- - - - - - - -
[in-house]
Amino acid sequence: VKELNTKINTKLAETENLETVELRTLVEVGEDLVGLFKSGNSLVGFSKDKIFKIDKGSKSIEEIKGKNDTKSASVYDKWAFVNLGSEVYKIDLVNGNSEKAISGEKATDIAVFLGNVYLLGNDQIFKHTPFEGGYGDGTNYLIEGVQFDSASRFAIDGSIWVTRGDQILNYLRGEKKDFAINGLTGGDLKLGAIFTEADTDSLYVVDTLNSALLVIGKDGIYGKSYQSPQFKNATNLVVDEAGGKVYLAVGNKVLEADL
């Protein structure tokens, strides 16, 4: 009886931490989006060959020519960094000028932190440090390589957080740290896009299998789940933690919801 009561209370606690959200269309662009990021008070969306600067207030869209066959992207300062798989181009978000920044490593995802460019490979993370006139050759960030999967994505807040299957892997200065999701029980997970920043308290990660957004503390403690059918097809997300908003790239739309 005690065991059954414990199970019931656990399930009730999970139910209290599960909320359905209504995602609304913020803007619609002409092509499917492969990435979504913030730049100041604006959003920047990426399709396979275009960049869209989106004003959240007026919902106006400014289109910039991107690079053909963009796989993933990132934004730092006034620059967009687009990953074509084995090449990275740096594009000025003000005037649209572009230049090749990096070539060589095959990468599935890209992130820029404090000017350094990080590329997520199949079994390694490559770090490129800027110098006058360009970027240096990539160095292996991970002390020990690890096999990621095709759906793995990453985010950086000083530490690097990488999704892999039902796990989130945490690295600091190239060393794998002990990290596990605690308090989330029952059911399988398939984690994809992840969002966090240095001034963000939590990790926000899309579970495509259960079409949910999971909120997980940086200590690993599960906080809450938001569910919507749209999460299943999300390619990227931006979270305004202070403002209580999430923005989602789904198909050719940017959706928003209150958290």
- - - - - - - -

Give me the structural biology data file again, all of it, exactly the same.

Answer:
[in-house]
Amino acid sequence: VKELNTKINTKLAETENLETVELRTLVEVGEDLVGLFKSGNSLVGFSKDKIFKIDKGSKSIEEIKGKNDTKSASVYDKWAFVNLGSEVYKIDLVNGNSEKAISGEKATDIAVFLGNVYLLGNDQIFKHTPFEGGYGDGTNYLIEGVQFDSASRFAIDGSIWVTRGDQILNYLRGEKKDFAINGLTGGDLKLGAIFTEADTDSLYVVDTLNSALLVIGKDGIYGKSYQSPQFKNATNLVVDEAGGKVYLAVGNKVLEADL
């Protein structure tokens, strides 16, 4: 009886931490989006060959020519960094000028932190440090390589957080740290896009299998789940933690919801 009561209370606690959200269309662009990021008070969306600067207030869209066959992207300062798989181009978000920044490593995802460019490979993370006139050759960030999967994505807040299957892997200065999701029980997970920043308290990660957004503390403690059918097809997300908003790239739309 005690065991059954414990199970019931656990399930009730999970139910209290599960909320359905209504995602609304913020803007619609002409092509499917492969990435979504913030730049100041604006959003920047990426399709396979275009960049869209989106004003959240007026919902106006400014289109910039991107690079053909963009796989993933990132934004730092006034620059967009687009990953074509084995090449990275740096594009000025003000005037649209572009230049090749990096070539060589095959990468599935890209992130820029404090000017350094990080590329997520199949079994390694490559770090490129800027110098006058360009970027240096990539160095292996991970002390020990690890096999990621095709759906793995990453985010950086000083530490690097990488999704892999039902796990989130945490690295600091190239060393794998002990990290596990605690308090989330029952059911399988398939984690994809992840969002966090240095001034963000939590990790926000899309579970495509259960079409949910999971909120997980940086200590690993599960906080809450938001569910919507749209999460299943999300390619990227931006979270305004202070403002209580999430923005989602789904198909050719940017959706928003209150958290």